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Name That Team!

NHL Seattle leadership will announce the team name in early 2020. A look inside the process, plus bonus material on how other NHL clubs were named

by Bob Condor / @NHLSeattle_ /

SEATTLE -- Since Ron Francis was hired July 18 as NHL Seattle's first general manager, the steady flow of resumes to his email box has not stopped. Not for one single day.

Same goes for the gusher of well-wishers congratulating him on the GM announcement via texts, emails, phone calls, voice mails, in-person meetings and random encounters pretty much everywhere he goes here in Seattle or while settling affairs back in Raleigh, N.C. The congrats frequently comes with follow-up.

"The number-one question is what's the name going to be," says Francis.

NHL Seattle CEO Tod Leiweke appreciates the hyper-curiosity about the name. He says NHL Seattle leadership intends to take full advantage of the mutual decision between league and club to start play in the fall of 2021 rather than 2020.

"When we realized 2020 wasn't in the cards, it bought us additional time, not only to research the name but to better understand who we are and what we stand for," says Leiweke. "We have become better listeners. A great name not only speaks of who you are but also speaks to what you're not."


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Leiweke says fans can expect the naming announcement to be made "in the first quarter of next year."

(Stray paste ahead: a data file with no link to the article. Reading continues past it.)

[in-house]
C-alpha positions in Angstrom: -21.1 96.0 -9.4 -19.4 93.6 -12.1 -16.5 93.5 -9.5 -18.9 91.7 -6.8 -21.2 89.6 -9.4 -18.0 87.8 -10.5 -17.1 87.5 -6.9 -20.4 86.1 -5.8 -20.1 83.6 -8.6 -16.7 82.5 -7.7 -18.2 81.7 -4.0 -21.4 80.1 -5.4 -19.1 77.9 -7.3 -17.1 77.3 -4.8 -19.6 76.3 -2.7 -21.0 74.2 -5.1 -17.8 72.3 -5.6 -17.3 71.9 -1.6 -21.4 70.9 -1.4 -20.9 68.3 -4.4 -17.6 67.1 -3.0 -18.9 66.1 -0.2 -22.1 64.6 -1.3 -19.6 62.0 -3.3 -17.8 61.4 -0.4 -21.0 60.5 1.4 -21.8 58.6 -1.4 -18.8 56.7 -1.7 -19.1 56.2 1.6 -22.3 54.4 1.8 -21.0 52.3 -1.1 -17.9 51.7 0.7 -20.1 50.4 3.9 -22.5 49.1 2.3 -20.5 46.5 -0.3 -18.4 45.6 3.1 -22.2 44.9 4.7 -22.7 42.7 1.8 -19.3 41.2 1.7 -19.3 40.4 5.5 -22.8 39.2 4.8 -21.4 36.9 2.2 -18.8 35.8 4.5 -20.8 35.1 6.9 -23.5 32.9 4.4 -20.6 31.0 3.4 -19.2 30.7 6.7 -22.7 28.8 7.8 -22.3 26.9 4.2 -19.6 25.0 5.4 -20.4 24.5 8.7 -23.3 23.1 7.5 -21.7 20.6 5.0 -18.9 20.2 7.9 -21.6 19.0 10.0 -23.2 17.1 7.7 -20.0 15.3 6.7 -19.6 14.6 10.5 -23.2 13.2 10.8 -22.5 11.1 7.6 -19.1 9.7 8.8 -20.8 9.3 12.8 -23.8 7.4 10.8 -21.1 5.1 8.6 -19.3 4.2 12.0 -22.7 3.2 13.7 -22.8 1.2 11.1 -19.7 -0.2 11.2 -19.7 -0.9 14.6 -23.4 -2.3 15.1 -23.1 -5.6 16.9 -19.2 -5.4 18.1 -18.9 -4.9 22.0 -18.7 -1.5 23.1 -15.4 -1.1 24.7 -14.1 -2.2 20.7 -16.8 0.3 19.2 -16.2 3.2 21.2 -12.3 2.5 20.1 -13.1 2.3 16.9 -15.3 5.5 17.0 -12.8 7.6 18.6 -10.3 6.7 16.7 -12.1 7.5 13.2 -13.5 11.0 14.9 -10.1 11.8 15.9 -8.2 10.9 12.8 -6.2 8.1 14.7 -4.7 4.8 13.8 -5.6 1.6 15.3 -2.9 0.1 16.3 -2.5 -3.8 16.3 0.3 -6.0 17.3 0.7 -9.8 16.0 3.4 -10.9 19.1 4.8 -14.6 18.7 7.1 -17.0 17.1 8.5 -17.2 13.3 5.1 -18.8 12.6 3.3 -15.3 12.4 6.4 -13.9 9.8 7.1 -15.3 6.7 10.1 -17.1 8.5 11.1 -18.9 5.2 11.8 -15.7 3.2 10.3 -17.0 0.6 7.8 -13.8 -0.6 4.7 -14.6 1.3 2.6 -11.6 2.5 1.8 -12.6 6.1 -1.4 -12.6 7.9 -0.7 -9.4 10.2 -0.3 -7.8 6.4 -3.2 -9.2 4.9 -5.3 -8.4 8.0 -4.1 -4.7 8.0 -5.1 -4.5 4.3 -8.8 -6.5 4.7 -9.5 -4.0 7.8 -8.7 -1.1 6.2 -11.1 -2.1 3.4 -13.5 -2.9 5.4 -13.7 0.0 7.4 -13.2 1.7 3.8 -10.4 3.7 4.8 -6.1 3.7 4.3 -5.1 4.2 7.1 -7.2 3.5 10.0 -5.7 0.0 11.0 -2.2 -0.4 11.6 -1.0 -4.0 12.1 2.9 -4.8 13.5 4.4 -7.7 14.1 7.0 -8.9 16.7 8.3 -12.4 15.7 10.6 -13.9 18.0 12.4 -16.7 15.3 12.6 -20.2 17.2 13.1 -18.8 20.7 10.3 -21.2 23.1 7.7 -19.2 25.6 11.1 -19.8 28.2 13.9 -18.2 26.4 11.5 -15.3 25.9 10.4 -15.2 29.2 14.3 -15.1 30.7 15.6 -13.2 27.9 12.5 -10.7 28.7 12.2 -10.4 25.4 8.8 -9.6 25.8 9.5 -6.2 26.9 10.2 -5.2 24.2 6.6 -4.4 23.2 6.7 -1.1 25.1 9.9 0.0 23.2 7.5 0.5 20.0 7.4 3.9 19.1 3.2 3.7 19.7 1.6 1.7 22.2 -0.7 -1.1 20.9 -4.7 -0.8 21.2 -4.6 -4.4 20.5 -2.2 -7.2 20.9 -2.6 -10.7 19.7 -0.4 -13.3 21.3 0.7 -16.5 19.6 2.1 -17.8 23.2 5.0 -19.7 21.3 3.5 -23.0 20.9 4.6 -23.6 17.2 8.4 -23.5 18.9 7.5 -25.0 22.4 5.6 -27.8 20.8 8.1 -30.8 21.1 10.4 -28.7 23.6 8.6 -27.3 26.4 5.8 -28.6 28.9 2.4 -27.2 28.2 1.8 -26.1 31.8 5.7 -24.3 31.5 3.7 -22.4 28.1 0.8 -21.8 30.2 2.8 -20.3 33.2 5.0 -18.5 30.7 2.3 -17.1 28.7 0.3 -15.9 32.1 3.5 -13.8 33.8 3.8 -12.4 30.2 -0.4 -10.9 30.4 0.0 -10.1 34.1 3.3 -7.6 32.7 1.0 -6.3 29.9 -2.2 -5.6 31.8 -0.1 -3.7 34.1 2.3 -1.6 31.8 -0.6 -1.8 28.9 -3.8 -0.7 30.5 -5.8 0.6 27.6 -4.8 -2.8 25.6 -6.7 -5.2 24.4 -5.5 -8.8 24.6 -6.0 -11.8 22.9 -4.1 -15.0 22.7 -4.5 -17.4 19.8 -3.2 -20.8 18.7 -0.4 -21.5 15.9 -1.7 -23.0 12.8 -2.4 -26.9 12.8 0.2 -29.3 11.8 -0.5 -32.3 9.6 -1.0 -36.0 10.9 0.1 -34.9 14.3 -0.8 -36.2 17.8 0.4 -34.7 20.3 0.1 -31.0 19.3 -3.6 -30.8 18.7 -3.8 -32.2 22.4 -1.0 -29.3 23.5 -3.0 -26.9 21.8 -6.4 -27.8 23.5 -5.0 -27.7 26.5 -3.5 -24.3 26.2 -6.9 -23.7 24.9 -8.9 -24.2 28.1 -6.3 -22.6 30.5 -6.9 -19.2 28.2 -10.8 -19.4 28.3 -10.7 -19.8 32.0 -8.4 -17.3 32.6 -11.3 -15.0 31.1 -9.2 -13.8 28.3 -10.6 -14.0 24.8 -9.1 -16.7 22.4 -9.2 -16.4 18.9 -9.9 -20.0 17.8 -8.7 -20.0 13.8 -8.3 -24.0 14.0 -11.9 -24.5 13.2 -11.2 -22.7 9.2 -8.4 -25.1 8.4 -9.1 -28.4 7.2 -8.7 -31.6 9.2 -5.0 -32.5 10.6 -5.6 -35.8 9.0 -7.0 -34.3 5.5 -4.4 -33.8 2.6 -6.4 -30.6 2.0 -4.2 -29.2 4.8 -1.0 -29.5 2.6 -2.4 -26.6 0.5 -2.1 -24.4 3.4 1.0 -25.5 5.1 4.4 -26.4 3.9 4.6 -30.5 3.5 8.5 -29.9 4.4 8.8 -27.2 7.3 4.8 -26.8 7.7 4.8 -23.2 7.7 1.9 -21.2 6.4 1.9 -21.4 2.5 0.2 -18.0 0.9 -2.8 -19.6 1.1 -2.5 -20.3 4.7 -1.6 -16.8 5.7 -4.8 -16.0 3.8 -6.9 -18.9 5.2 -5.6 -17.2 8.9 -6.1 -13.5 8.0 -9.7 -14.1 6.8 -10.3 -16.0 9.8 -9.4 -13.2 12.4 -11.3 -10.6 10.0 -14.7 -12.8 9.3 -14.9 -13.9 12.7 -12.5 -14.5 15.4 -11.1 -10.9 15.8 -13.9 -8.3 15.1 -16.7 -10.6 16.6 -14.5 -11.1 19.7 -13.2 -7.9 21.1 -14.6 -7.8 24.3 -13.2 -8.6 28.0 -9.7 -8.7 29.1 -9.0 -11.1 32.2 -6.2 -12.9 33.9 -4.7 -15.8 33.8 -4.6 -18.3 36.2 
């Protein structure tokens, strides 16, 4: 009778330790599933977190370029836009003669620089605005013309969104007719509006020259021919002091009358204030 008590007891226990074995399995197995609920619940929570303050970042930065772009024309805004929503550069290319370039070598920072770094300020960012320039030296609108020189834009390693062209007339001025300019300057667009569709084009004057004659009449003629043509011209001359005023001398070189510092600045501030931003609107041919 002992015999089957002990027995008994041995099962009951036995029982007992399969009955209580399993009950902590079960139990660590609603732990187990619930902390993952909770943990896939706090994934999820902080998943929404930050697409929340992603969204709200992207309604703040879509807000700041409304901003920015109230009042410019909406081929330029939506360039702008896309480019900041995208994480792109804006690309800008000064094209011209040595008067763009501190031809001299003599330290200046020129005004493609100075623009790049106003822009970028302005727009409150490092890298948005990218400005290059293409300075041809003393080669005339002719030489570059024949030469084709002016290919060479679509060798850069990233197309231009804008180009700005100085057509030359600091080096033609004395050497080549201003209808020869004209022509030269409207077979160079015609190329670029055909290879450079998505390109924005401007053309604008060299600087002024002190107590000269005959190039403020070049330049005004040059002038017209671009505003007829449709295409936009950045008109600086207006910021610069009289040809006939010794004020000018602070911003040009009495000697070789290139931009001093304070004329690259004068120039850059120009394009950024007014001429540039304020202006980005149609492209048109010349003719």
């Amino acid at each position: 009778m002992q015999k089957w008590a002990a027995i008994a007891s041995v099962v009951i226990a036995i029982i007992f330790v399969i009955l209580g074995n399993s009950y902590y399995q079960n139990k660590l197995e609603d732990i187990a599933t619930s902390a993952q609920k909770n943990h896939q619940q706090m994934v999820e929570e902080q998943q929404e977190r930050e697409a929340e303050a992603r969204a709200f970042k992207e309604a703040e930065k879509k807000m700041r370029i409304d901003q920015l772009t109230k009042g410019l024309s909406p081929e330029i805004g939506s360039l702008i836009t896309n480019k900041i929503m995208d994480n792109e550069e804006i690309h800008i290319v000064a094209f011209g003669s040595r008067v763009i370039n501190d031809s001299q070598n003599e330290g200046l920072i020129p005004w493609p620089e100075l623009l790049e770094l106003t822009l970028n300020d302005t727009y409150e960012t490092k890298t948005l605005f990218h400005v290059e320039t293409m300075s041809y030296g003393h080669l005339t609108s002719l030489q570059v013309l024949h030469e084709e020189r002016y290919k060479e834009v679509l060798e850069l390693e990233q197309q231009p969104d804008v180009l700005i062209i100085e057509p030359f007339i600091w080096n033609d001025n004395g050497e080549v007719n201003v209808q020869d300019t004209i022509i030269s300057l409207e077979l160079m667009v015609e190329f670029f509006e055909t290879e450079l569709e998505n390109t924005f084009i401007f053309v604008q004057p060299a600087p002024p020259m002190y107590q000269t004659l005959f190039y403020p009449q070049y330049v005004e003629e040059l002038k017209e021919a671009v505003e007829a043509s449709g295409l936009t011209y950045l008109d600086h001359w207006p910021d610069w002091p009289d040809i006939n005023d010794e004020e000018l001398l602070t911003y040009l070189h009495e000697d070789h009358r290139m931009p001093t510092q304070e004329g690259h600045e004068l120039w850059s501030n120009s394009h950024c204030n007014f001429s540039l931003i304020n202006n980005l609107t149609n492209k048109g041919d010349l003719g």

As the naming process continues-more on that in a moment-there's value in sampling how other NHL franchises were named.

Pittsburgh and Philadelphia joined the NHL for the 1967-68 season, when the league expanded from six to 12 teams. Their team names both hatched during family conversations.

Carol McGregor, married to Pittsburgh co-owner Jack McGregor, asked her husband what people called the decade-old Civic Arena, where the new team would play. His answer: The Big Igloo because of its giant, white, spherical roof. Carol suggested the alliterative "Penguins" even if there are no wild penguins living in Pittsburgh nor North America for that matter.


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The late Ed Snider, founder of the Philly franchise, took in a Broadway play one night in 1966 with his wife, plus his sister and her husband. On the drive back, the group stopped for ice cream. They brainstormed team names over a few of Howard Johnson's then-28 flavors. Snider's sister suggested "Flyers," imagining the fast pace of NHL skaters and, yep, it checked the alliteration box too.